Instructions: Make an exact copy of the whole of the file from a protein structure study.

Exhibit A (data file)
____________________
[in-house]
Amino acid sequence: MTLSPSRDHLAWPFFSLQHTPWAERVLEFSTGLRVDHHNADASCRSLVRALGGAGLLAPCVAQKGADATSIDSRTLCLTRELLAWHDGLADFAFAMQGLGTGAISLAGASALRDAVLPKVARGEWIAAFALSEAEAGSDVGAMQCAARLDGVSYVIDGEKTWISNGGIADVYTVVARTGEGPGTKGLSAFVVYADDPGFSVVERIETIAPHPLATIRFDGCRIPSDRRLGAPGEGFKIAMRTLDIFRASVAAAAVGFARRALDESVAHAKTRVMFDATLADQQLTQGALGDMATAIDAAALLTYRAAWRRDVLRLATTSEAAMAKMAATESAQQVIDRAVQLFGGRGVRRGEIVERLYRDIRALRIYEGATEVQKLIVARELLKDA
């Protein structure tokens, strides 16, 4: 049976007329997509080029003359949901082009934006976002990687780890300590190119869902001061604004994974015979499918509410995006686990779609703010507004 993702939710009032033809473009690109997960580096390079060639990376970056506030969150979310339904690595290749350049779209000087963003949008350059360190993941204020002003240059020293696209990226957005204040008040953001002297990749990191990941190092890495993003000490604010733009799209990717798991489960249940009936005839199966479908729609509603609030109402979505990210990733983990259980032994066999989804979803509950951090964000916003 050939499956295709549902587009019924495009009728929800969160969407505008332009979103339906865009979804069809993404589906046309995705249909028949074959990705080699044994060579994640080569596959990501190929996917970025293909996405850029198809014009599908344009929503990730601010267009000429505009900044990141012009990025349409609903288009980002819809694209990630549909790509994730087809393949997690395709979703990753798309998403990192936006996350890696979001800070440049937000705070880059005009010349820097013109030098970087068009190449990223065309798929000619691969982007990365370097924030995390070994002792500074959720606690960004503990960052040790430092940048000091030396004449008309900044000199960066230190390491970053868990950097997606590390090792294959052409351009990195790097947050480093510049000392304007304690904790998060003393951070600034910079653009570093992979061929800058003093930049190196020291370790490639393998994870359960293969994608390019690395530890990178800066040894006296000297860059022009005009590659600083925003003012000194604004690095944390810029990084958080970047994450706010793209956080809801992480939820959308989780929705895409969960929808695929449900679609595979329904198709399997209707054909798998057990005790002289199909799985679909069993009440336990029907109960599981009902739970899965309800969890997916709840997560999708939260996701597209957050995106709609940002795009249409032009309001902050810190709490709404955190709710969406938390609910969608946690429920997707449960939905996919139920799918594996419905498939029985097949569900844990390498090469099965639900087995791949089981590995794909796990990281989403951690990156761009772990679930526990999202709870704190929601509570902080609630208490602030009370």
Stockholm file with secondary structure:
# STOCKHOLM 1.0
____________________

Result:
[in-house]
Amino acid sequence: MTLSPSRDHLAWPFFSLQHTPWAERVLEFSTGLRVDHHNADASCRSLVRALGGAGLLAPCVAQKGADATSIDSRTLCLTRELLAWHDGLADFAFAMQGLGTGAISLAGASALRDAVLPKVARGEWIAAFALSEAEAGSDVGAMQCAARLDGVSYVIDGEKTWISNGGIADVYTVVARTGEGPGTKGLSAFVVYADDPGFSVVERIETIAPHPLATIRFDGCRIPSDRRLGAPGEGFKIAMRTLDIFRASVAAAAVGFARRALDESVAHAKTRVMFDATLADQQLTQGALGDMATAIDAAALLTYRAAWRRDVLRLATTSEAAMAKMAATESAQQVIDRAVQLFGGRGVRRGEIVERLYRDIRALRIYEGATEVQKLIVARELLKDA
């Protein structure tokens, strides 16, 4: 049976007329997509080029003359949901082009934006976002990687780890300590190119869902001061604004994974015979499918509410995006686990779609703010507004 993702939710009032033809473009690109997960580096390079060639990376970056506030969150979310339904690595290749350049779209000087963003949008350059360190993941204020002003240059020293696209990226957005204040008040953001002297990749990191990941190092890495993003000490604010733009799209990717798991489960249940009936005839199966479908729609509603609030109402979505990210990733983990259980032994066999989804979803509950951090964000916003 050939499956295709549902587009019924495009009728929800969160969407505008332009979103339906865009979804069809993404589906046309995705249909028949074959990705080699044994060579994640080569596959990501190929996917970025293909996405850029198809014009599908344009929503990730601010267009000429505009900044990141012009990025349409609903288009980002819809694209990630549909790509994730087809393949997690395709979703990753798309998403990192936006996350890696979001800070440049937000705070880059005009010349820097013109030098970087068009190449990223065309798929000619691969982007990365370097924030995390070994002792500074959720606690960004503990960052040790430092940048000091030396004449008309900044000199960066230190390491970053868990950097997606590390090792294959052409351009990195790097947050480093510049000392304007304690904790998060003393951070600034910079653009570093992979061929800058003093930049190196020291370790490639393998994870359960293969994608390019690395530890990178800066040894006296000297860059022009005009590659600083925003003012000194604004690095944390810029990084958080970047994450706010793209956080809801992480939820959308989780929705895409969960929808695929449900679609595979329904198709399997209707054909798998057990005790002289199909799985679909069993009440336990029907109960599981009902739970899965309800969890997916709840997560999708939260996701597209957050995106709609940002795009249409032009309001902050810190709490709404955190709710969406938390609910969608946690429920997707449960939905996919139920799918594996419905498939029985097949569900844990390498090469099965639900087995791949089981590995794909796990990281989403951690990156761009772990679930526990999202709870704190929601509570902080609630208490602030009370």
Stockholm file with secondary structure:
# STOCKHOLM 1.0